Jordan would go to the NBA and dazzle fans with his acrobatic moves and spectacular plays. In his first year, he was named Rookie of the year and was named to the All NBA Second Team. He led the Bulls to the playoffs in his rookie year. Fans in Chicago were excited about basketball.
Perhaps what set Jordan apart, though, from everyone else was his ability to take control of a game when it mattered the most. If the Bulls were trailing in the final seconds of the game, everyone knew who was getting the ball. Even though everyone knew he was getting it, people still had a hard time stopping him. Jordan had 25 game winning shots in his career. * Cleveland fans still cringe when they hear his name. In the 1989 playoffs, Jordan hit “The Shot” over Craig Ehlo at the buzzer as the Bulls sent the higher seeded Cavaliers home. In 1993, Jordan did it to Cleveland again in the playoffs. This time, he hit a shot over Gerald Wilkins to win game 4 of Eastern Conference Semifinals. Perhaps, the most famous game winning shot, though, was Jordan’s final shot for the Bulls. On June 14, 1998 and the Bulls needing one game to win the Championship, Jordan hit a shot over Bryon Russell with 5.2 seconds left. The shot gave Jordan and the Bulls their sixth championship in eight years.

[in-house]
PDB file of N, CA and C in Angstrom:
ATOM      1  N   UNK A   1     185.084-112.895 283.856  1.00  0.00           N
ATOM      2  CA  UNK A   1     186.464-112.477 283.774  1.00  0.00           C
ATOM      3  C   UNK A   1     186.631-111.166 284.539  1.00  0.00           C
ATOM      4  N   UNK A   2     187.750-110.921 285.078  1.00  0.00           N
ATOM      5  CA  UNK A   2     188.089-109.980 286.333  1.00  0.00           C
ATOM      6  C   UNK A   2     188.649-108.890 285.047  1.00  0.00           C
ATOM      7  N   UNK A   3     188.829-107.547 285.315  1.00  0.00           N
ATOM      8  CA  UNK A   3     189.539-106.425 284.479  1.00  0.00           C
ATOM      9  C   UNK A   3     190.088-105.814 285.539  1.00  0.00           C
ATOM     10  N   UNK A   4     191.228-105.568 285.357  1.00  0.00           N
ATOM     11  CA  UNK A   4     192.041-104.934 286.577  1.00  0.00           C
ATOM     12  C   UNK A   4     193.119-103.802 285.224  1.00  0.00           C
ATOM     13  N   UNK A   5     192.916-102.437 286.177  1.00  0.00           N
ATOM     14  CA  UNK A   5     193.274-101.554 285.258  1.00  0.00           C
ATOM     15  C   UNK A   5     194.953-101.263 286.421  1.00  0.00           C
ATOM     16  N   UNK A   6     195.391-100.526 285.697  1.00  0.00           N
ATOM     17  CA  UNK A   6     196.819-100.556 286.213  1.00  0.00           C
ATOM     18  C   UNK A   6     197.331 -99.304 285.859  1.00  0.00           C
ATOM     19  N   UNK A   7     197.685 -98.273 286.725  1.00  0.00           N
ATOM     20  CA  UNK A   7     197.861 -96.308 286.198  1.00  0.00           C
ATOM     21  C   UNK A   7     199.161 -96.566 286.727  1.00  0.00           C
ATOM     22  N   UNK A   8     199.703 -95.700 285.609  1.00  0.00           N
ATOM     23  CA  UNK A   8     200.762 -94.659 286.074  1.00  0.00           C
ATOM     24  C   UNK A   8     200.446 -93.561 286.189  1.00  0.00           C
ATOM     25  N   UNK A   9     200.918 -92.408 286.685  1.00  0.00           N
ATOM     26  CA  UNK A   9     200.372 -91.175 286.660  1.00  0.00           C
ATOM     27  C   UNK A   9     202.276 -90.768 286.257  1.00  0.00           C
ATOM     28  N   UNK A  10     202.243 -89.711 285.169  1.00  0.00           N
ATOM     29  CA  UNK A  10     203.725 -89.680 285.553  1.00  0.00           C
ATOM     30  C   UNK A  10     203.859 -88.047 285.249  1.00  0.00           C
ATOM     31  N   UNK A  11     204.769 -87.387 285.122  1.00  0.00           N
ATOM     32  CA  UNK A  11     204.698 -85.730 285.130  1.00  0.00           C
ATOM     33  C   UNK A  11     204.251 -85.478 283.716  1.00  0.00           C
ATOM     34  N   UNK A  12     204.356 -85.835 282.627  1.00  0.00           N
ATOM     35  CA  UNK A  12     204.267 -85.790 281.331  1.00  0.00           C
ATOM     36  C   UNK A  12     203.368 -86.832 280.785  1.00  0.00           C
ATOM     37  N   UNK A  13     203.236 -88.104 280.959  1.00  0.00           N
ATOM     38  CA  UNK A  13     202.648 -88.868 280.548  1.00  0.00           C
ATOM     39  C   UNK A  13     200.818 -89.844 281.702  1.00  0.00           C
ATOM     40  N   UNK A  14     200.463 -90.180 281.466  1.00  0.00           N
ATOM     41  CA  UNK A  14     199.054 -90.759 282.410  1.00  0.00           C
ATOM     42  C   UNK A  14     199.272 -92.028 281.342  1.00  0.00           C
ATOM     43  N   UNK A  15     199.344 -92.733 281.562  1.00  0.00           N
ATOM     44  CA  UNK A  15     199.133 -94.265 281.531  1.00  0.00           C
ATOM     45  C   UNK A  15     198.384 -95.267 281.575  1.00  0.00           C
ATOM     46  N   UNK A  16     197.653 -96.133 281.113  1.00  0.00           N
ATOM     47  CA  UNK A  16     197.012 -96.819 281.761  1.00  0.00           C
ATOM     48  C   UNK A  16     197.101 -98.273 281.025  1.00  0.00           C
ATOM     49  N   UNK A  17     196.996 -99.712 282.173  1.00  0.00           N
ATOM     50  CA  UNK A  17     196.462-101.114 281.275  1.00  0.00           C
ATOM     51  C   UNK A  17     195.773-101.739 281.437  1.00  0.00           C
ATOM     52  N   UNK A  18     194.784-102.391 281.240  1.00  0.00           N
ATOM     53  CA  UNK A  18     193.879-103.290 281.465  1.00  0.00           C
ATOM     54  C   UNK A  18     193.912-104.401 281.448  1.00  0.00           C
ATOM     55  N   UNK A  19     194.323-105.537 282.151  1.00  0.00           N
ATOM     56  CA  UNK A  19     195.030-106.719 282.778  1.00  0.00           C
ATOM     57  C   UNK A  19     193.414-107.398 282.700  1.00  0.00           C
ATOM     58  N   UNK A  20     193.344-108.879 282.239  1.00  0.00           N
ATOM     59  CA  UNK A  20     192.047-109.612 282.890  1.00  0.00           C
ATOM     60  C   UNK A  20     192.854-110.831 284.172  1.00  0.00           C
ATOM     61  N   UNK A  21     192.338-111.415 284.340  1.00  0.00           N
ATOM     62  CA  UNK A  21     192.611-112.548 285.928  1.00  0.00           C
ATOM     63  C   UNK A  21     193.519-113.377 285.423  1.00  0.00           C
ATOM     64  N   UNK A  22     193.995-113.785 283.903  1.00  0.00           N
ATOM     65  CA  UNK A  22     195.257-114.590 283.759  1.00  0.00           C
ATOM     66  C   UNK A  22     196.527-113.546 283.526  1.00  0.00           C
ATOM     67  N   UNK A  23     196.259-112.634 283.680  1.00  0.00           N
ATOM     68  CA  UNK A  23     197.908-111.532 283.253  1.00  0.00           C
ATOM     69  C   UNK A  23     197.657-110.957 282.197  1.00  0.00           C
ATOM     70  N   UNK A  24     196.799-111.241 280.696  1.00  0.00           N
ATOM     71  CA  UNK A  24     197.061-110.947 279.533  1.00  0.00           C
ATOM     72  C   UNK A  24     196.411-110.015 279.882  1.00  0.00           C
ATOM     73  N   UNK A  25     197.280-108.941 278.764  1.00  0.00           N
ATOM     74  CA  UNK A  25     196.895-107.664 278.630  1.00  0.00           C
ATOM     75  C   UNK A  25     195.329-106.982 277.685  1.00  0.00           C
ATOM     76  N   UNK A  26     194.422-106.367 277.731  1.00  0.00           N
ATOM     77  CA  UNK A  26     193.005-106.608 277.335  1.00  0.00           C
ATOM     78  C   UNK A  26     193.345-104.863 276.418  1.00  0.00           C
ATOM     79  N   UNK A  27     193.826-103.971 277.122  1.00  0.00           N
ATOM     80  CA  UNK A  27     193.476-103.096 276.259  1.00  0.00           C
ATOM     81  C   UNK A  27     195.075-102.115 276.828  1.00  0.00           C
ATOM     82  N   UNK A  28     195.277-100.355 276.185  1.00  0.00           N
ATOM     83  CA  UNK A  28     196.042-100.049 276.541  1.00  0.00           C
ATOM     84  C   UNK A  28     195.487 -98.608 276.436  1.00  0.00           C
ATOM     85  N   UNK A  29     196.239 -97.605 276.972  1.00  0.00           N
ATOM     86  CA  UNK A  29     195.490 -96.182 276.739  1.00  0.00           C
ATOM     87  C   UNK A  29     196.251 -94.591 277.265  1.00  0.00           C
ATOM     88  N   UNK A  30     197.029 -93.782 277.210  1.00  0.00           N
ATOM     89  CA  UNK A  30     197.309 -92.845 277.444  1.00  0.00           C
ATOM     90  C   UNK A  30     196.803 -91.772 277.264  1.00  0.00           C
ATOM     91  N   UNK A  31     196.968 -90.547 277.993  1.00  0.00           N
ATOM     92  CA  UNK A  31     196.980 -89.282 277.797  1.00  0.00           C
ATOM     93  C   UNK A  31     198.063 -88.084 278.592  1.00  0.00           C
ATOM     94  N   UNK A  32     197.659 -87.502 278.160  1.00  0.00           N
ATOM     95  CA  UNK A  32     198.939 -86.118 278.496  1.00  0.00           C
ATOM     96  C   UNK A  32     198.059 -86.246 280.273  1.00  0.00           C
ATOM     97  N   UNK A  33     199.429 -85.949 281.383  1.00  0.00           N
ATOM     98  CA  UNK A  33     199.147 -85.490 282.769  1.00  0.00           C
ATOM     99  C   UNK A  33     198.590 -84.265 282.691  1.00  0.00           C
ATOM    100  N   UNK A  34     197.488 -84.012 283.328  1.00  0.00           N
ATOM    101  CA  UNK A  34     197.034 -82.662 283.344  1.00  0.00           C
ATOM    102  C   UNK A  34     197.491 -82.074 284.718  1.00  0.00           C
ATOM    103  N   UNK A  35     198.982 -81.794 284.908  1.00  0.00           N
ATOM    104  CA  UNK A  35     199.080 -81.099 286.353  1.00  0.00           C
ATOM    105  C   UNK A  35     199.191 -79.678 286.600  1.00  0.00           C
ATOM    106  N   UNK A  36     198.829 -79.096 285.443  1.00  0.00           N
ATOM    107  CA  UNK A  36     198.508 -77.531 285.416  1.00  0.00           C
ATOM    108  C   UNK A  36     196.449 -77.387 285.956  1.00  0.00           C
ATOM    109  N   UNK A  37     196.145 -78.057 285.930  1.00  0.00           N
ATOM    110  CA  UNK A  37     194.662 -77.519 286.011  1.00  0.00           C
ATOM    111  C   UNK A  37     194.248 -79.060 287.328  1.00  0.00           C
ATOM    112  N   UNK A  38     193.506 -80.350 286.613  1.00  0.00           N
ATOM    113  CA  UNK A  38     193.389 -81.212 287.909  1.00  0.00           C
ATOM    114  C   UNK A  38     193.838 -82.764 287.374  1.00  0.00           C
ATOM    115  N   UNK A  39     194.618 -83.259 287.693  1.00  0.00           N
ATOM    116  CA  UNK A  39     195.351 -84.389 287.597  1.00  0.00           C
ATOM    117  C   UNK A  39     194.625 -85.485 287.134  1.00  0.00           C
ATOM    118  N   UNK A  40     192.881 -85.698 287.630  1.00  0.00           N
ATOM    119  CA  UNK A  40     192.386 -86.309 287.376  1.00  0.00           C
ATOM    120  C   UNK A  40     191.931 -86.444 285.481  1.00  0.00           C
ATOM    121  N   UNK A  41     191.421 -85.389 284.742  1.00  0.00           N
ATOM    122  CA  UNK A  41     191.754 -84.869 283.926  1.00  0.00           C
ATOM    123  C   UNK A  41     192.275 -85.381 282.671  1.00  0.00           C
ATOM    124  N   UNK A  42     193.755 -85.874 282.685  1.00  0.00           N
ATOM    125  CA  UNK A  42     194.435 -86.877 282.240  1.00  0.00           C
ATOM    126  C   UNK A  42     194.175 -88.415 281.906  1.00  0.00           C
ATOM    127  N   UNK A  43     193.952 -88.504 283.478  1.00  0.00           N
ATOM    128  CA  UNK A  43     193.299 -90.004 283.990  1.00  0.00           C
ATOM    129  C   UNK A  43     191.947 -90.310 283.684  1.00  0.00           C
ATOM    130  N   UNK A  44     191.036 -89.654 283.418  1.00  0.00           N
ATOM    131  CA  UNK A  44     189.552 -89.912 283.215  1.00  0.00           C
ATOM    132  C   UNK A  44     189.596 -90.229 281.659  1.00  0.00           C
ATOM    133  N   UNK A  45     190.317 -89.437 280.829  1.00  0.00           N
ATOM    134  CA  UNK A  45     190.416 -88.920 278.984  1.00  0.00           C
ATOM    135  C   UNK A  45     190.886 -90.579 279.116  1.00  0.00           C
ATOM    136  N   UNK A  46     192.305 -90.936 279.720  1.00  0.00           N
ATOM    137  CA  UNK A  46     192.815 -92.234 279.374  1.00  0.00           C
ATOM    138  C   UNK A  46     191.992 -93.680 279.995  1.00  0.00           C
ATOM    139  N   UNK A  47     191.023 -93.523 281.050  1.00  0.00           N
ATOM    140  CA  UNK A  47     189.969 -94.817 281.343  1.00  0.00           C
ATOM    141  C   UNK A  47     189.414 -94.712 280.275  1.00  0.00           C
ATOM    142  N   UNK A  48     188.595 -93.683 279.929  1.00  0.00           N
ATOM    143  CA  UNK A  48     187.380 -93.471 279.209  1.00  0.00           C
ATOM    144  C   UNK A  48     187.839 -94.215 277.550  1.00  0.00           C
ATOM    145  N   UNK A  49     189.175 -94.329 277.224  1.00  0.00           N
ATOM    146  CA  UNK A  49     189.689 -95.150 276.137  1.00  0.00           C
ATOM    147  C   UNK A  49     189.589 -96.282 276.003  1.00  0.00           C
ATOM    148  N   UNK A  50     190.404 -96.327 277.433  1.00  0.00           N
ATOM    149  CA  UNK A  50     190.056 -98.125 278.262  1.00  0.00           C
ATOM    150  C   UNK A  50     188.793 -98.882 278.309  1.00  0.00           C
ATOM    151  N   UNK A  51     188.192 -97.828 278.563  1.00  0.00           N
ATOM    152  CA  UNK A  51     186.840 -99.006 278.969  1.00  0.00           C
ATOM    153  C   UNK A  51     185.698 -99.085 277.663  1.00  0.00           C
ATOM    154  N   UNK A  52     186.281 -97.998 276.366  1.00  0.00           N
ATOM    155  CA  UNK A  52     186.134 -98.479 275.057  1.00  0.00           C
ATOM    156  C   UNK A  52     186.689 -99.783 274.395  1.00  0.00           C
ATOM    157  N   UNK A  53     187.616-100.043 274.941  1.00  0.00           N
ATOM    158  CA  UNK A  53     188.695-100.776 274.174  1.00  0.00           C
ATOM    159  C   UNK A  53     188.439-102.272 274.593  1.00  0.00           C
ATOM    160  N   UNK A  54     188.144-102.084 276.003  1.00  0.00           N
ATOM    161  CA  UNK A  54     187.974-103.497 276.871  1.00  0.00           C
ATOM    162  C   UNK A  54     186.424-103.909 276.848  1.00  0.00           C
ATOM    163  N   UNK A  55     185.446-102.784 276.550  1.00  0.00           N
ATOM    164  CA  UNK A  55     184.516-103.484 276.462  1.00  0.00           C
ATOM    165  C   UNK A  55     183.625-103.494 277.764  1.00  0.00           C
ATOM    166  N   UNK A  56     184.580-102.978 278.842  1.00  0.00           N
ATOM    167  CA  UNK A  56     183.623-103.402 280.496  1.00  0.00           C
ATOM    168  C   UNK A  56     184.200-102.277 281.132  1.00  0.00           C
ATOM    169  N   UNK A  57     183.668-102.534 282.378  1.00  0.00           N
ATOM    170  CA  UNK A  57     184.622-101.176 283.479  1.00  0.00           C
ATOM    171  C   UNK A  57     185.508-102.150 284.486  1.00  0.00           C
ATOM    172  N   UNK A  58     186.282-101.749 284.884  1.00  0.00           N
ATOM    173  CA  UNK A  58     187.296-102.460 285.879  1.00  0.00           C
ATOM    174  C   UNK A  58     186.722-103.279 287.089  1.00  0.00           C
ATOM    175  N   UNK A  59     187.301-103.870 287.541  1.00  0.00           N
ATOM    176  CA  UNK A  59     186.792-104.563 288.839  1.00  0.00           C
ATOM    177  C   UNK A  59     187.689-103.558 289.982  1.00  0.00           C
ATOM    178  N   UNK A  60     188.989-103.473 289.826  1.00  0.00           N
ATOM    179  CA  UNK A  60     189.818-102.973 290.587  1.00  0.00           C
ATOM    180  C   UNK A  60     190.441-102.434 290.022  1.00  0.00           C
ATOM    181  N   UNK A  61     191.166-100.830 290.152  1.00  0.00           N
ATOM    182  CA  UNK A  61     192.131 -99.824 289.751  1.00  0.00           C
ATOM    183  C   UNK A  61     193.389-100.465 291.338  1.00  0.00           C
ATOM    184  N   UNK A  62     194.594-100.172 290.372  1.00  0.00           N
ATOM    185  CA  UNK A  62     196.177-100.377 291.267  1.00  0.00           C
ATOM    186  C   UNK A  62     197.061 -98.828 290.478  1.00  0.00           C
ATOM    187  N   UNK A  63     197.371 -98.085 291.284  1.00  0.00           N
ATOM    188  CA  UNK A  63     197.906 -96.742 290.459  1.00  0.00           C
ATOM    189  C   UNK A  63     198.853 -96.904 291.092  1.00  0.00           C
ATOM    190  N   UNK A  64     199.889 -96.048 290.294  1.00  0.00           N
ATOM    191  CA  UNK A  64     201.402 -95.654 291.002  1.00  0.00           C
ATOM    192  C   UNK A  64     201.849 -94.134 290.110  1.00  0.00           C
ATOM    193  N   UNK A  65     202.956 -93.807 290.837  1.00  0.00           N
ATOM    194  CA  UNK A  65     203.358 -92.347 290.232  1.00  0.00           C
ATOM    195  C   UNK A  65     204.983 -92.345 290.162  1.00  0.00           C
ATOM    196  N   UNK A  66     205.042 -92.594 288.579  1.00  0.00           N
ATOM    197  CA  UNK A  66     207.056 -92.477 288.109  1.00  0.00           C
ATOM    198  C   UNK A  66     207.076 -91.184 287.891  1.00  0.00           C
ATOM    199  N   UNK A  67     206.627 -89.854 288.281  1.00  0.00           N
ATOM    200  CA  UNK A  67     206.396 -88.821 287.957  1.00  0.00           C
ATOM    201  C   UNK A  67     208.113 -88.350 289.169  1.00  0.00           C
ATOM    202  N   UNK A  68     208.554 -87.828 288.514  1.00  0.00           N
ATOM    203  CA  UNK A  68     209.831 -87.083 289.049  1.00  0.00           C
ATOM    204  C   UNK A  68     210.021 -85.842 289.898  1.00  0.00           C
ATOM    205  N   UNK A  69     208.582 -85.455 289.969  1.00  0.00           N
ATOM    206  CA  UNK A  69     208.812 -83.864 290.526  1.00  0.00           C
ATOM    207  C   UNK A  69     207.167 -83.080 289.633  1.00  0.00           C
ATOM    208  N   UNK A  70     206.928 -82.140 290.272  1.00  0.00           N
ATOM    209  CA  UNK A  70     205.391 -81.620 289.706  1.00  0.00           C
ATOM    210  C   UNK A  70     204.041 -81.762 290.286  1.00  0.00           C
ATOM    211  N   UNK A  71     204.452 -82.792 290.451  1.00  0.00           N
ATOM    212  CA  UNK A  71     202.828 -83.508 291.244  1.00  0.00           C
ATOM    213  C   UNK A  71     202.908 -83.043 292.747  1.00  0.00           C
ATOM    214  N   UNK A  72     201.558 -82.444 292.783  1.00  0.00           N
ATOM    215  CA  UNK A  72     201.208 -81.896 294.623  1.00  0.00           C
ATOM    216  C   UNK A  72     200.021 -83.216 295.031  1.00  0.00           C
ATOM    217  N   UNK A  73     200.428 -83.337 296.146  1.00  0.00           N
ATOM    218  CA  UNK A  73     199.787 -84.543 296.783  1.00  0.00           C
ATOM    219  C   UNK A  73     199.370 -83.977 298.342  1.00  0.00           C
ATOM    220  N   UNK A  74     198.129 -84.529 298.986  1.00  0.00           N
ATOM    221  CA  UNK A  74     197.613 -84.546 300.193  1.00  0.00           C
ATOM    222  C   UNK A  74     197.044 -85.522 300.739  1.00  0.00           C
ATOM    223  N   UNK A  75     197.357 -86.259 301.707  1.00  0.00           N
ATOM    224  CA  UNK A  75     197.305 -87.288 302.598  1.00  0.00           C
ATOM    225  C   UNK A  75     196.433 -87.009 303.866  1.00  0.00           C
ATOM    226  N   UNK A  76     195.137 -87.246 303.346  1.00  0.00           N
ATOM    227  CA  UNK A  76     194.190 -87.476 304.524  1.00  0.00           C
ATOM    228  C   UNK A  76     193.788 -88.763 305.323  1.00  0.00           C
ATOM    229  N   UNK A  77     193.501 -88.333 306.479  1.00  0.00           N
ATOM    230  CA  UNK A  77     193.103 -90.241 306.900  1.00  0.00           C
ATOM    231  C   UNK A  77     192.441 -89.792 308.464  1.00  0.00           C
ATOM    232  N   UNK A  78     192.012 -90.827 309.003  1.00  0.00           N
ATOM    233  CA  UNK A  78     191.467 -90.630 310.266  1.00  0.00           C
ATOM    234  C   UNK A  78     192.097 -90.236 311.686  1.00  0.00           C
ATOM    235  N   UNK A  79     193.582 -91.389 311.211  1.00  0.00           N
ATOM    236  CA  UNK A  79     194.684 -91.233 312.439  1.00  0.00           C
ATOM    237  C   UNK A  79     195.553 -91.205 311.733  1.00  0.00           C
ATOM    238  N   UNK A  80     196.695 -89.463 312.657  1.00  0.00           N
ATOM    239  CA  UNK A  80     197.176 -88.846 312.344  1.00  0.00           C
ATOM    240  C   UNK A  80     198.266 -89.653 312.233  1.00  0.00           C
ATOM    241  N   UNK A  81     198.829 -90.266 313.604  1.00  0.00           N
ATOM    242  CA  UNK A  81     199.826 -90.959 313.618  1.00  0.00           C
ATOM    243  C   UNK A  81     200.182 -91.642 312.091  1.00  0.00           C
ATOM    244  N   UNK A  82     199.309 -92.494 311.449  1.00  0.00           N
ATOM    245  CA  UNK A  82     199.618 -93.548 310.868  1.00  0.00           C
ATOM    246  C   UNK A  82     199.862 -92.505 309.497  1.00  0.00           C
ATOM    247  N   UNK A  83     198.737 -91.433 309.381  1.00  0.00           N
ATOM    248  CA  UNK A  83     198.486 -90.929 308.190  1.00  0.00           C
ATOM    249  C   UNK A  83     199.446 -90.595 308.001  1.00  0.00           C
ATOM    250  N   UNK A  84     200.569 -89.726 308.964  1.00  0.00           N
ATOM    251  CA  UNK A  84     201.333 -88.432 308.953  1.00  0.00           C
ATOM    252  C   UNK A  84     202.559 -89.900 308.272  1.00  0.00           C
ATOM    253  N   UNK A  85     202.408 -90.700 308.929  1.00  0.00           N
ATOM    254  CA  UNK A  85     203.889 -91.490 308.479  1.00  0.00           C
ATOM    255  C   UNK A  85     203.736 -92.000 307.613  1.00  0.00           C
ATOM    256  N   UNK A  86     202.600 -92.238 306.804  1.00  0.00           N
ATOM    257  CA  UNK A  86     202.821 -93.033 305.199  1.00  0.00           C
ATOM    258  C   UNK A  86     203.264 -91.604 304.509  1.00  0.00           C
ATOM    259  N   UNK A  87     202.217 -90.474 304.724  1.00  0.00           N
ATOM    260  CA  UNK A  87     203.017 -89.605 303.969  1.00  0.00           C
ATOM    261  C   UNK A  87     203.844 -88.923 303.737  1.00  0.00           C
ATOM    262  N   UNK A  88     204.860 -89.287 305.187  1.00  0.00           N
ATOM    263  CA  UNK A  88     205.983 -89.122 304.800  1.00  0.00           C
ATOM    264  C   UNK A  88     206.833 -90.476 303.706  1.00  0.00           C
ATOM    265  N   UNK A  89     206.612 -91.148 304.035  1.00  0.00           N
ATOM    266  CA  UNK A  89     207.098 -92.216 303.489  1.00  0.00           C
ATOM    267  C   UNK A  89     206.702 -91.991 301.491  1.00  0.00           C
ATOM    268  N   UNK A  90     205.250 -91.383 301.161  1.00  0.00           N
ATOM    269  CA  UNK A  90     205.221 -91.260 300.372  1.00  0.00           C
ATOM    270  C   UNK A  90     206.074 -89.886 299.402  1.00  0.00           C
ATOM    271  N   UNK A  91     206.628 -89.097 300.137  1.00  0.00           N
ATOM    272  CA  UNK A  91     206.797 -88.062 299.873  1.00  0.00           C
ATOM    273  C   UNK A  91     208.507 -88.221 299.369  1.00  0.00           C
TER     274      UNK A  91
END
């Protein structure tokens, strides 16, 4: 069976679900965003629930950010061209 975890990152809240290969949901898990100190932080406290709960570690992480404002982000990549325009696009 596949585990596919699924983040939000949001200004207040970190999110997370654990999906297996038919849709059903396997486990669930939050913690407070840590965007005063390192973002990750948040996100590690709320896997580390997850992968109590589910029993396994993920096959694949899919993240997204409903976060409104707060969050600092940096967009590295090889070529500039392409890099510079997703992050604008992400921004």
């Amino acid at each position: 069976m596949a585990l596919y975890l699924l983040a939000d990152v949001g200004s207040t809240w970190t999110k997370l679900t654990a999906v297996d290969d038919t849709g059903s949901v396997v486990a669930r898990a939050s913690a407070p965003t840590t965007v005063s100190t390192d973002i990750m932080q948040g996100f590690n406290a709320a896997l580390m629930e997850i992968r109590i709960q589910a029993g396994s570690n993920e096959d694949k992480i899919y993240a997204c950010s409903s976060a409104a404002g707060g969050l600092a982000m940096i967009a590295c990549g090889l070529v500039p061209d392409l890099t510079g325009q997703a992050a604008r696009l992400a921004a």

It was in 1991 that Jordan finally reached the pinnacle of the NBA. The Bulls faced Magic Johnson and the Lakers for the right to be called champion. After the Lakers won the first game, the Bulls would win the next four and claim the title. Jordan had finally silenced the critics. Up until then, he was known as a great player but could he ever win the big game. On this night, he proved he could. Jordan and the Bulls would go on to win the next two titles against Portland and Phoenix respectively.
Jordan was on top of the world, however his world came crashing down a month later. Jordan’s dad was murdered as he slept in his car at a roadside park. Jordan often talked about how close he and his father were. The infamous tongue wag came from watching his father work when he was a kid. Jordan decided to retire from basketball. For the next two years Jordan pursued a career in baseball. Joining the minor league team for the White Sox, he would play for the Birmingham Barons.